Life Jackets and Life Preservers

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Life Jackets and Life Preservers

If your family enjoys boating, sailing, canoeing, and using personal watercraft on lakes, rivers, and streams, be sure your children wear the correct life jackets. If you do, they will be able to take part in these activities more safely.

Many children and adolescents think life jackets and life preservers are hot, bulky, and ugly. This is no longer necessarily true. Newer models look better, feel better, and provide increased protection.

Life preservers and life jackets are required by many states and must be present on all boats traveling on bodies of water supervised by the US Coast Guard.

Parents should choose from the following personal flotation devices (PFDs) approved by the US Coast Guard. Child PFD approvals are based on the child's weight. Check the user weight on the label.

Life Jackets

  • TYPE 1: This jacket floats the best. It is designed to turn most people who are unconscious in the water from the face-down position to an upright and slightly backward position. This jacket helps the person to stay in that position for a long time. It is to be used in open water and oceans. It is available in only 2 sizes: 1 size for adults more than 90 pounds and 1 size for children less than 90 pounds.

  • TYPE 2: This jacket can turn a person upright and slightly backward but not as much as the Type 1 jacket. It may not always help an unconscious person to float face up. It is comfortable and comes in many sizes for children.

  • TYPE 3: This jacket is designed for conscious users in calm, inland water. It is very comfortable and comes in many styles. This life jacket is often used for water sports and should be used only when it is expected that the rescue can be done quickly.

Life Preservers

  • TYPE 4: A life preserver is a cushion or ring and is not worn. It is designed to be used in 2 ways. It can be grasped and held until the person is rescued, or it can be thrown to someone in the water until he or she is rescued. It is not a toy and should only be used in a rescue situation. Check the label on the life preserver to be sure it meets US Coast Guard or state regulations.

Use only life jackets and life preservers that are tested by Underwriters Laboratories (UL) and approved by the US Coast Guard. If they are, they will have a label that says so. Life jackets and life preservers are labeled by type (1, 2, 3, or 4) and for whom they are designed (child or adult).

Remember, unless your children wear or use life jackets and life preservers, they are not protected. Also, life jackets and life preservers should never be substitutes for adult supervision.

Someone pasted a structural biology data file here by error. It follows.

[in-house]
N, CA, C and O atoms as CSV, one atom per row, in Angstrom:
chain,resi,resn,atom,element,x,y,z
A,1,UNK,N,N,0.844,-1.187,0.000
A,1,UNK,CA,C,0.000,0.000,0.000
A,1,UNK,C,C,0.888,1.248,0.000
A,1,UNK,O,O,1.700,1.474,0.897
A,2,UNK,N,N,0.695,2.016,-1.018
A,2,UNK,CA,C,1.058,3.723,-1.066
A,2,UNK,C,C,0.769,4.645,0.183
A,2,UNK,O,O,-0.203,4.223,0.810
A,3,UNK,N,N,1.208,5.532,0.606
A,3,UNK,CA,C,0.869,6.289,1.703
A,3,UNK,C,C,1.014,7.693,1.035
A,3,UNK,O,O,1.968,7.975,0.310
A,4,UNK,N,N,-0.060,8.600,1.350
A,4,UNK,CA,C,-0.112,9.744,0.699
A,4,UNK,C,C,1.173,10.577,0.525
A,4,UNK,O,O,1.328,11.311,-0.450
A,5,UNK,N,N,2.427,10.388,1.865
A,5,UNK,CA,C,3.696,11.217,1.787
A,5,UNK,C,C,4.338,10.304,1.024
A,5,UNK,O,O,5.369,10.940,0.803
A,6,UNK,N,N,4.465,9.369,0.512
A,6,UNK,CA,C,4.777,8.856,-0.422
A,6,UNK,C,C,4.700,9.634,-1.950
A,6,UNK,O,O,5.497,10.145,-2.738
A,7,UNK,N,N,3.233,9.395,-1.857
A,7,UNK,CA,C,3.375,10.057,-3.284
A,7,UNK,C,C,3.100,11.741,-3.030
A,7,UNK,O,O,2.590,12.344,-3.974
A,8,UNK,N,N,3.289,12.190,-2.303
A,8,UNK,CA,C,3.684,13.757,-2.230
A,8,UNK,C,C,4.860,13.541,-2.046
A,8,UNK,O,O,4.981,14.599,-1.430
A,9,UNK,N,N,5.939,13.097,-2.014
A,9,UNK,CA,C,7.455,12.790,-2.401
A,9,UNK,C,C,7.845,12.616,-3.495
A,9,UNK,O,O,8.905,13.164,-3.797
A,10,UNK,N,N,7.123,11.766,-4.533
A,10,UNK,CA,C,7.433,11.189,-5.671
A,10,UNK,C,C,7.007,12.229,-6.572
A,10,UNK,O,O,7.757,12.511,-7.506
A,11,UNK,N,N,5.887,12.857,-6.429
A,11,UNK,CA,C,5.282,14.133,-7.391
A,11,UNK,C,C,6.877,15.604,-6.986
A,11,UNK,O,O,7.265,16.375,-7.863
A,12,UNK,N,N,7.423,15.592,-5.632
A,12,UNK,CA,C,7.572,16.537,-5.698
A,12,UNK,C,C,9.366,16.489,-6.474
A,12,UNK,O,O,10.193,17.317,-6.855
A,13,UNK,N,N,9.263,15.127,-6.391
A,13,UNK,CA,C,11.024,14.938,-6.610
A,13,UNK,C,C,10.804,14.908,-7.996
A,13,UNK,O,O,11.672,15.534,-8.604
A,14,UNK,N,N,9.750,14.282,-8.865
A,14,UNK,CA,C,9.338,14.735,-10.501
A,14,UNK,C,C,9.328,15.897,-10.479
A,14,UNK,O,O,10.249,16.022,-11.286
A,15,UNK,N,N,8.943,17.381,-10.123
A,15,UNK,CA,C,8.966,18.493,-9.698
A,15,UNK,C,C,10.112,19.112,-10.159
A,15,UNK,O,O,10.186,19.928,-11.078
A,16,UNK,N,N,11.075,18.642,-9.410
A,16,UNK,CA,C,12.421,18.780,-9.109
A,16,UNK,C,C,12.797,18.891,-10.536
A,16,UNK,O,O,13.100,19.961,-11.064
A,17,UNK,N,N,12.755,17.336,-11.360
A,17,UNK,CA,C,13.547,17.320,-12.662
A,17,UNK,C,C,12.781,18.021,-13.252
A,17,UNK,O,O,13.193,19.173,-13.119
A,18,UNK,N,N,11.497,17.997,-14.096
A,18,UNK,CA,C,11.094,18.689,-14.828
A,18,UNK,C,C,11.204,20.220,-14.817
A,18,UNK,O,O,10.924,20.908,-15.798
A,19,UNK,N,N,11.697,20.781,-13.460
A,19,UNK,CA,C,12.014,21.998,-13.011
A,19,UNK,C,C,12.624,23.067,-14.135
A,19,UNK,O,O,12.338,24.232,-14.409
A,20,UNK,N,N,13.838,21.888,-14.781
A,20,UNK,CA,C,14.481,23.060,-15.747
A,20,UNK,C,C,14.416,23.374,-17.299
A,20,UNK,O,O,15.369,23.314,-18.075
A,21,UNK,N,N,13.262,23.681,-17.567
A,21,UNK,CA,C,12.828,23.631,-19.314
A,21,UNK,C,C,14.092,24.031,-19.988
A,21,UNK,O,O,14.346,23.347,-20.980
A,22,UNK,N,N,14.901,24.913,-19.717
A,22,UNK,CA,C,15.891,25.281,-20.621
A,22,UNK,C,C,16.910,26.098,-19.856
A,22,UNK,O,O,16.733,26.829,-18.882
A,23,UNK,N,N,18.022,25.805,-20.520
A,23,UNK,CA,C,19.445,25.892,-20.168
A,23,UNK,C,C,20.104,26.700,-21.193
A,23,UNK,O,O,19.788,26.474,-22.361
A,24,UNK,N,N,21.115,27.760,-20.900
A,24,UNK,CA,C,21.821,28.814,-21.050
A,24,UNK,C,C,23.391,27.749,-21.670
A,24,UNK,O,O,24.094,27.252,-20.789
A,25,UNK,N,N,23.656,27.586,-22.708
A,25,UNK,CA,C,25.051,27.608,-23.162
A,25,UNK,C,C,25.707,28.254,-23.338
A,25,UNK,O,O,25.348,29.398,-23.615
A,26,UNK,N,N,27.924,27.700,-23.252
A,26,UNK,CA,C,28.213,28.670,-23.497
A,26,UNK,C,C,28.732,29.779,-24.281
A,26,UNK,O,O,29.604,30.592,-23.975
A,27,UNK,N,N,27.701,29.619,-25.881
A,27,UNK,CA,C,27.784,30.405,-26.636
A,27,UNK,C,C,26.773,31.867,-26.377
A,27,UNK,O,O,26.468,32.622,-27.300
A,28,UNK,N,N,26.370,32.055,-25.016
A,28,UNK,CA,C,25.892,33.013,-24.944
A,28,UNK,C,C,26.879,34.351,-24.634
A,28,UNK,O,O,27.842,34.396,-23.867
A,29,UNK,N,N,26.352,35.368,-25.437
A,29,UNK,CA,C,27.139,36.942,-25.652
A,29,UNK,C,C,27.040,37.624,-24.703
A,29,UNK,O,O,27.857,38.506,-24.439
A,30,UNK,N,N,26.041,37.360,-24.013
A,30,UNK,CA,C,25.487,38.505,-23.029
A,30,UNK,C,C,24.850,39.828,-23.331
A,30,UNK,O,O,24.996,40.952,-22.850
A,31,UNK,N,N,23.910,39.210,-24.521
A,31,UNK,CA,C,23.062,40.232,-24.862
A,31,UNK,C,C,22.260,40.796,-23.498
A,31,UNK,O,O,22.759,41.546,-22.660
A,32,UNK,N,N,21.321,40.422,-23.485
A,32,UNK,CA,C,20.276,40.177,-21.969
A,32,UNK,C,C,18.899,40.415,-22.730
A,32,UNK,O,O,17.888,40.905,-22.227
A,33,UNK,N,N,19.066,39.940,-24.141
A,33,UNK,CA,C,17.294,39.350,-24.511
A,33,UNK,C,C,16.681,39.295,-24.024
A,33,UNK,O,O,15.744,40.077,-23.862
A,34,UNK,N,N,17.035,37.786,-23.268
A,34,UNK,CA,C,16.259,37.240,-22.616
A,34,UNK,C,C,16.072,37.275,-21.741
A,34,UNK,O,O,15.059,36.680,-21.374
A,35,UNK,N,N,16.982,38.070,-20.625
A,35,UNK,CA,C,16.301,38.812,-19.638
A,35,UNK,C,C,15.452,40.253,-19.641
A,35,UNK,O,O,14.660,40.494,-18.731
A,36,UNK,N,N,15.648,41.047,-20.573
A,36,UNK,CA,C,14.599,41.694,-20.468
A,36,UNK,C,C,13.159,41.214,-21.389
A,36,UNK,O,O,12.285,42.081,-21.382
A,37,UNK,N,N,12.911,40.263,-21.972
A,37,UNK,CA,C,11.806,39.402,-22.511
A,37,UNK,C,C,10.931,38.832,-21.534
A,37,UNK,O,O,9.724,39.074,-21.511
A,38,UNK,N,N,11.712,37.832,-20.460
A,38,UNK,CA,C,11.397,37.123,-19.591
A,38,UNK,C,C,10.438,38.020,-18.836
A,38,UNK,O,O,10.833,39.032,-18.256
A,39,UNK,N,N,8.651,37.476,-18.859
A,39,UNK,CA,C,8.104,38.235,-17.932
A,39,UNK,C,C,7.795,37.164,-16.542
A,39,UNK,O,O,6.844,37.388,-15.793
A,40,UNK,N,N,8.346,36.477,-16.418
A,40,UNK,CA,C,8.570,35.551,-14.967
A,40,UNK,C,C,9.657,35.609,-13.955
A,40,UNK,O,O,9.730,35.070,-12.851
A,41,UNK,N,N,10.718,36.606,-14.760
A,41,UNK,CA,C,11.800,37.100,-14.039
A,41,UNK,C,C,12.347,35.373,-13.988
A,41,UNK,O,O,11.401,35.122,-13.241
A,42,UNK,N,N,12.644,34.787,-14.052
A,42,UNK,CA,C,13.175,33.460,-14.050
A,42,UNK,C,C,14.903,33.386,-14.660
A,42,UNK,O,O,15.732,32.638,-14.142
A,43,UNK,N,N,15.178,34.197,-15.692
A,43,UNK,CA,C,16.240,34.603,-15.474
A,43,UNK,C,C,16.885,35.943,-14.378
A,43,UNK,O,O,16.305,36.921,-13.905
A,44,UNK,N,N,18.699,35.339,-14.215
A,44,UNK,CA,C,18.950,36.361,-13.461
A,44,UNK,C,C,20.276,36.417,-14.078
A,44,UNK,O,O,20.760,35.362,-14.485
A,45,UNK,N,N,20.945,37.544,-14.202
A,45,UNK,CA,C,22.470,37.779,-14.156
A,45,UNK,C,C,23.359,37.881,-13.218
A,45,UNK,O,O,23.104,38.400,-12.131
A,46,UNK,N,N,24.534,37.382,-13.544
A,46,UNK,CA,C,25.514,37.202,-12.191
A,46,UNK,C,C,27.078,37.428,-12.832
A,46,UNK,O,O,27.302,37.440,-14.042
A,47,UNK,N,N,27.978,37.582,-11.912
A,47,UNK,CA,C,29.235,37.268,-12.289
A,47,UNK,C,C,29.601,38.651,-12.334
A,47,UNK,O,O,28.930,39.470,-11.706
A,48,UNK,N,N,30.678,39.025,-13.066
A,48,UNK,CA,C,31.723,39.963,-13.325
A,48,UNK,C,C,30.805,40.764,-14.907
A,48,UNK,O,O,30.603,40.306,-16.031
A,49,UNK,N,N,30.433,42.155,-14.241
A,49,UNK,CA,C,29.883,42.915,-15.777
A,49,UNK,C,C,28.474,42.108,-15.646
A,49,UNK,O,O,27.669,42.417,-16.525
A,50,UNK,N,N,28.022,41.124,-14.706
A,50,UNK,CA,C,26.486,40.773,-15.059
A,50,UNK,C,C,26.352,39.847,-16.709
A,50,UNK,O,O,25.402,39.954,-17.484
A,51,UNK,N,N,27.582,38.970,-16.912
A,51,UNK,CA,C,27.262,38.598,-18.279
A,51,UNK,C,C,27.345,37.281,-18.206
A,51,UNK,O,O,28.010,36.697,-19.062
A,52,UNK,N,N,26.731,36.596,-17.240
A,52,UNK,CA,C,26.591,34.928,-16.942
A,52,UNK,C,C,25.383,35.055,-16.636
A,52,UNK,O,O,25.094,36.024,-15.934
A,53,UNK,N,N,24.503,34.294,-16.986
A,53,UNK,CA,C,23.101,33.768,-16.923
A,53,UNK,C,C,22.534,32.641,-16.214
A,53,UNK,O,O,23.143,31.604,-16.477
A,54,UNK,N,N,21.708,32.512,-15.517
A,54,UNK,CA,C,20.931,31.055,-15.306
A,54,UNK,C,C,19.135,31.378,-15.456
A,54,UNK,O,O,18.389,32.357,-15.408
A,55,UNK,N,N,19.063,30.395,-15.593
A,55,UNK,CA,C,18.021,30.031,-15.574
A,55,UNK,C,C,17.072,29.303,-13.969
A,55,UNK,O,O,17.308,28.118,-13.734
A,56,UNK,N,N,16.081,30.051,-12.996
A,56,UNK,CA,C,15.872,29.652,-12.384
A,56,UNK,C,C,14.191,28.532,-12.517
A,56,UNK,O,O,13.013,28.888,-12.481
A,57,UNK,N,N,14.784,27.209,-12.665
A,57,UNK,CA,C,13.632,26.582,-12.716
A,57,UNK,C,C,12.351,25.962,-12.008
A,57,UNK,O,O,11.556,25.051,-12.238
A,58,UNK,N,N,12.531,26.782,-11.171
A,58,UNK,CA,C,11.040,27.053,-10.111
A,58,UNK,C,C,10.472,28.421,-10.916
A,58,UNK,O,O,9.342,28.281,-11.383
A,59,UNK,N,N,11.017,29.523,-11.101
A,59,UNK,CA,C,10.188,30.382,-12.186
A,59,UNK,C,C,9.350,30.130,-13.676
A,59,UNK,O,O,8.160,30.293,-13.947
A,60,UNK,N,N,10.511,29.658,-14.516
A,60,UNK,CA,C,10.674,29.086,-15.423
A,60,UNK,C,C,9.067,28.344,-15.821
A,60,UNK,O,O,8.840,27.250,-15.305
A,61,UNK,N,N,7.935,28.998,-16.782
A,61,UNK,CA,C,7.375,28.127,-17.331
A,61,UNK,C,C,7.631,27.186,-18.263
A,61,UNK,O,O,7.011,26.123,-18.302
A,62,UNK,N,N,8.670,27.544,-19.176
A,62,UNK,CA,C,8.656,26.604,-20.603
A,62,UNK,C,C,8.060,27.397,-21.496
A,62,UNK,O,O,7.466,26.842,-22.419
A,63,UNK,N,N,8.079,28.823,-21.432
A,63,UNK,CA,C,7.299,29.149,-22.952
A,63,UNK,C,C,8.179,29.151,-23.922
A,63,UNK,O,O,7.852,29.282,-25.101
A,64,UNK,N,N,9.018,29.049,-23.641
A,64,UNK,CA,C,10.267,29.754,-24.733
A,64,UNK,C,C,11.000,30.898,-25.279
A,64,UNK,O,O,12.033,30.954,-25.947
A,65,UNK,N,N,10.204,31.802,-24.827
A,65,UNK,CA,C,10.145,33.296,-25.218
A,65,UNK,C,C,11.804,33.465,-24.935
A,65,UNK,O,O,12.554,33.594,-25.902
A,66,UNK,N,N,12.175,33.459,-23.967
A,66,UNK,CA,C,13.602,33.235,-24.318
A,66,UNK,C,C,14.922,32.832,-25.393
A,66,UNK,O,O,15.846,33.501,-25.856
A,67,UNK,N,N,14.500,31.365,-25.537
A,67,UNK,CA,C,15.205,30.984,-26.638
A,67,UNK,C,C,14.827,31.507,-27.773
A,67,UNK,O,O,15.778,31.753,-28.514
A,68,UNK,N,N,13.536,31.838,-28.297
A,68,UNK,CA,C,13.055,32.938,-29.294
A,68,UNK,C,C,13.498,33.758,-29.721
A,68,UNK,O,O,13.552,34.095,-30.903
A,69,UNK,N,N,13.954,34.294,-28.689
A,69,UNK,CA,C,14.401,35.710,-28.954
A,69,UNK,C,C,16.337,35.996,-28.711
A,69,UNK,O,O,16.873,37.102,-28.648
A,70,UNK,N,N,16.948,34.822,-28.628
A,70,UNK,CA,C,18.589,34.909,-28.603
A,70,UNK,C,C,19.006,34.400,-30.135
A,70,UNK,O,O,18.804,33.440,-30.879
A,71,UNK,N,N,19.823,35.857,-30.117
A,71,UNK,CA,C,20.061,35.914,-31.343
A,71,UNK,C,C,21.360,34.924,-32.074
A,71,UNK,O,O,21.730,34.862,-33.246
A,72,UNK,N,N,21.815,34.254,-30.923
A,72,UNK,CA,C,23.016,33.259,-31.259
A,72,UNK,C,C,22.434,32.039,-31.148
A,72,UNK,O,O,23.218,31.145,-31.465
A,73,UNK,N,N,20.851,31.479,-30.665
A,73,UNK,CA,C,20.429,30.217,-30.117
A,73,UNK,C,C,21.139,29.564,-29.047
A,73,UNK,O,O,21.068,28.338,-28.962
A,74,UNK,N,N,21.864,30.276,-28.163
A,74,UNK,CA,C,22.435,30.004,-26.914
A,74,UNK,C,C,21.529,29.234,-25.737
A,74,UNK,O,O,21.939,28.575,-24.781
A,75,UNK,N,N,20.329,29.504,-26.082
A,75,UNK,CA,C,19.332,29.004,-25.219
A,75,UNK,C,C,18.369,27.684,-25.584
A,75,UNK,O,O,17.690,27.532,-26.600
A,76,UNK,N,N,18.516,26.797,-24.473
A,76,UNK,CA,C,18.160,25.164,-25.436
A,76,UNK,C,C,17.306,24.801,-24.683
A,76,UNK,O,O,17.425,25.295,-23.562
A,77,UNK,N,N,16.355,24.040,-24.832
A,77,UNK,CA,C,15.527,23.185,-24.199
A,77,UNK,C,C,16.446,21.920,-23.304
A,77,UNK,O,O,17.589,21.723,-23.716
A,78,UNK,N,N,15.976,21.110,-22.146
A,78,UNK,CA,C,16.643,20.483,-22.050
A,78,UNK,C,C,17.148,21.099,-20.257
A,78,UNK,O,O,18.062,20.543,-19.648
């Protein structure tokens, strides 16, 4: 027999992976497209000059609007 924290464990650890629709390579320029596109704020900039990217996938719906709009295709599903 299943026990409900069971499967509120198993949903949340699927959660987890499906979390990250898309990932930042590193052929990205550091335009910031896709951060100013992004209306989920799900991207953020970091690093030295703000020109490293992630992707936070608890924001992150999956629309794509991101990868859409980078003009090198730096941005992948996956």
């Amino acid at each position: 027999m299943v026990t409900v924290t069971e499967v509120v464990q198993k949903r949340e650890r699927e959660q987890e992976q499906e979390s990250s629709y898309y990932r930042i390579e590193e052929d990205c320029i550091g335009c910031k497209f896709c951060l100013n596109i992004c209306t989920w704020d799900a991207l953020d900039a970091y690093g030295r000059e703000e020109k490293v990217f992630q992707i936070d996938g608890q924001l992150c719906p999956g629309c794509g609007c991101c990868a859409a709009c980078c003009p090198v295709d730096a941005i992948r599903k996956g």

Always Remember These Tips

  • Your children should wear life jackets at all times when on boats or near bodies of water.

  • Teach your child how to put on his or her own life jacket.

  • Make sure your child is comfortable wearing a life jacket and knows how to use it.

  • Make sure the life jacket is the right size for your child. The jacket should not be loose. It should always be worn as instructed with all straps belted.

  • Blow-up water wings, toys, rafts, and air mattresses should never be used as life jackets or life preservers. They are not safe.

  • Adults should wear life jackets for their own protection and to set a good example.

Copyright © 1994
Denver Pediatrics

What Our Patients Say:

I absolutely love this office, and everyone, from the doctors, nurses, and medial assistants to the entire front and back office teams, is exceptional and incredibly caring. We also happen to live in the Stapleton area, but I feel so lucky to have such an excellent pediatric office so close. I haven’t seen every provider, but we have had several and we love them all. Now not every provider is going to be a good fit for every family, but that’s what great - this practice has a variety of personalities. However, I have found all of them to be extremely knowledgeable, personable, caring and patient - I know our PCP is superb and I refer this practice all the time. Additionally, I have called their triage line several times and have received excellent advice. They also provide forms and fill prescription refills in a timely manner. Additionally, their office hours are good, and I believe during the winter months, then tend to provide a Saturday clinic, which is awesome. Overall, unless we move, we are staying with Stapleton Pediatrics. My only hope is that the practice grows. Katie Jan 15,2015

Stapleton Office

2975 Roslyn Street
Suite 100
Denver, CO 80238

303-399-7900
FAX: 303-399-7999

MONDAY-FRIDAY: 8am to 5pm
SATURDAY: 8am to 12:30pm

  • Sick Visits only on Saturdays
  • Our Denver pediatrics office is closed every day from 12:30-1:30 for lunch
  • We are closed on major holidays
Mother and kids with giraffe at zoo

Pearl Street Office

1258 South Pearl Street
Suite 110
Denver, CO 80210

303-399-7970
FAX: 303-399-7905

MONDAY-FRIDAY: 8am to 5pm 
SATURDAY: Closed

  • Saturday sick appts seen at Stapleton Pediatrics office only
  • Our office is closed every day from 12:30-1:30 for lunch
  • We are closed on major holidays
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